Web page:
I'm going to go ahead and admit that it's probably a good thing for our friendship that none of you actually see me in person or are on my frequent text list (Sorry, Trish, love you!) because it is embarrassing, even to me, how often I bring running up in a conversation. I am slightly obsessed. I think about it nearly as much as I think about books. Which naturally means I must read books about it too, right? I got this one (My Year of Running Dangerously) from NetGalley without even catching the part about the author being a CNN news anchor.
Here's the summary from Goodreads:
CNN correspondent Tom Foreman's remarkable journey from half-hearted couch potato to ultra-marathon runner, with four half-marathons, three marathons, and 2,000 miles of training in between; a poignant and warm-hearted tale of parenting, overcoming the challenges of age, and quiet triumph.
As a journalist whose career spans three decades, CNN correspondent Tom Foreman has reported from the heart of war zones, riots, and natural disasters. He has interviewed serial killers and been in the line of fire. But the most terrifying moment of his life didn't occur on the job--it occurred at home, when his 18-year old daughter asked, "How would you feel about running a marathon with me?"
At the time, Foreman was approaching 51 years old, and his last marathon was almost 30 years behind him. The race was just sixteen weeks away, but Foreman reluctantly agreed. Training with his daughter, who had just started college, would be a great bonding experience, albeit a long and painful one.
My Year of Running Dangerously is Foreman's journey through four half-marathons, three marathons, and one 55-mile race. What started as an innocent request from his daughter quickly turned into a rekindled passion for long-distance running--for the training, the camaraderie, the defeats, and the victories. Told with honesty and humor, Foreman's account captures the universal fears of aging and failure alongside the hard-won moments of triumph, tenacity, and going further than you ever thought possible.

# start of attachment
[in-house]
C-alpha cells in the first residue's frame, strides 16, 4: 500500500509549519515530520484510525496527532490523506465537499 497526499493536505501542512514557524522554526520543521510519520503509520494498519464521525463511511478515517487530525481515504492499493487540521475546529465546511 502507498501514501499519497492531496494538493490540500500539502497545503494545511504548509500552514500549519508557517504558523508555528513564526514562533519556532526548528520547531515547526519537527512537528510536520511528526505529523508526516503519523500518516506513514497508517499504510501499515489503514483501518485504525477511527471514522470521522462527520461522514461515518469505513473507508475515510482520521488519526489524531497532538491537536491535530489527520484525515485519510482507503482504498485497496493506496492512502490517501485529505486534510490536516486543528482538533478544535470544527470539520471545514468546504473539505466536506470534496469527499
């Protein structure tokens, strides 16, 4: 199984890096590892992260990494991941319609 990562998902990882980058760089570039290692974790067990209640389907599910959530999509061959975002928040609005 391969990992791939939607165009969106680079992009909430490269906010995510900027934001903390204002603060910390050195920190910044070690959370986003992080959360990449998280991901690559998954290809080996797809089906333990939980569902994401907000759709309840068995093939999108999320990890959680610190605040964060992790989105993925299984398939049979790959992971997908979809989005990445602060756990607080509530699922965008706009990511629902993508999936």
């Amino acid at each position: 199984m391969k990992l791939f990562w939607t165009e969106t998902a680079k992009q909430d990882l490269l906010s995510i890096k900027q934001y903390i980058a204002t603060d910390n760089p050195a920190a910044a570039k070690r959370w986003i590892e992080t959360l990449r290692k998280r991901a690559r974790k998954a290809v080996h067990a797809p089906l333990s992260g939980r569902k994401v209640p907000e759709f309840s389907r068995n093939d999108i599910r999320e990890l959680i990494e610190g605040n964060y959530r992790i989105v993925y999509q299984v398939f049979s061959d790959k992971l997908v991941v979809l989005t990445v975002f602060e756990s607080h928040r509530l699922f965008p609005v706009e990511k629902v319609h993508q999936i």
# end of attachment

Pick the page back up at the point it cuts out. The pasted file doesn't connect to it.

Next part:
Before Mike and I started running last year, I really had no idea that a marathon (26.2 miles) wasn't really the longest race for non-professional runners. I mean seriously, who would ever WANT to run more than that?? For that matter, who'd want to run 26.2? But the more I (we) run, the more into we get. I don't see myself ever considering a run longer than a marathon, and at a current long run record of 10 miles, 26.2 seems a long long ways off, but it was still incredibly interesting to see how Foreman handled the training.
The book opens with Foreman's college age daughter asking him to run a marathon with her. He goes from zero to marathon in 16 weeks and assume that was it. Training was hard and took up all of his spare time. (Sounds familiar!) But once that one was over, there was this other marathon that looked fun. And then a coworker mentioned ultra marathons, so he read up on them. He circles this decision for a while, and then ultimately commits to a 50 mile run. The training for this is insane. Training runs for an ultra are longer than full marathons. His life became narrowed down to eat, sleep, work, run. He questions himself, repeatedly. This is crazy, what am I doing? What human would choose to run this far?? This training is at times dangerous to his heath. He's out in the dark, in the cold, and in remote places where injury is likely.
Foreman is not alone. Ultra running has become a big deal in running worlds. Scott Jurek recently broke the record for the Appalachian Trail and Mike and I followed it along daily on Facebook. Matthew McConaughey has signed on (requested even!) to play a role in a book to movie adaptation of the ultra running book Born to Run. (Mike and I both read it, but apparently it never occurred to me to blog about it.) My Year of Running Dangerously fits neatly into this category. If you want to read a running account that is easily accessible to runners and non-runners, or you just enjoy this type of stunt memoir, I can easily recommend this one.